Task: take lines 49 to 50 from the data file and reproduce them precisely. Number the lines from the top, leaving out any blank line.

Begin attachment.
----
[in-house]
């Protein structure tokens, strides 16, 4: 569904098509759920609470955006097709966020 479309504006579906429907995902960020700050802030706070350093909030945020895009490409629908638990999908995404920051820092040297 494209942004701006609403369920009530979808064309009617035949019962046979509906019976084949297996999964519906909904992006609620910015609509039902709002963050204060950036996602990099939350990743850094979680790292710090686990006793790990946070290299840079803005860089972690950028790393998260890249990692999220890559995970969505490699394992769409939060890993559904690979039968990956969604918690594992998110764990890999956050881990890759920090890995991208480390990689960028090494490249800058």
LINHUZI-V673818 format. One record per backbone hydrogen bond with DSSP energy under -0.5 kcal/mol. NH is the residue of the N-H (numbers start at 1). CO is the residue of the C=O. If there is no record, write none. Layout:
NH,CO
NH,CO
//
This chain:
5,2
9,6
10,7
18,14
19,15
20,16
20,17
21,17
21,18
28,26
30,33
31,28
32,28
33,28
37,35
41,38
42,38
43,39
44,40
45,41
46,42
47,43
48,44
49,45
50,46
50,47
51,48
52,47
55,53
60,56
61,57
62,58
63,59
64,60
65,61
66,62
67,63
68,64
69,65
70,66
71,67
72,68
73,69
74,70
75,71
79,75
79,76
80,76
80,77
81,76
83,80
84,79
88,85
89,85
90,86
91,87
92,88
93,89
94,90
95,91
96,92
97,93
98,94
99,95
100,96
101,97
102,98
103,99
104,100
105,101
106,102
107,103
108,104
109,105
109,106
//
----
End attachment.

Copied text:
72,68
73,69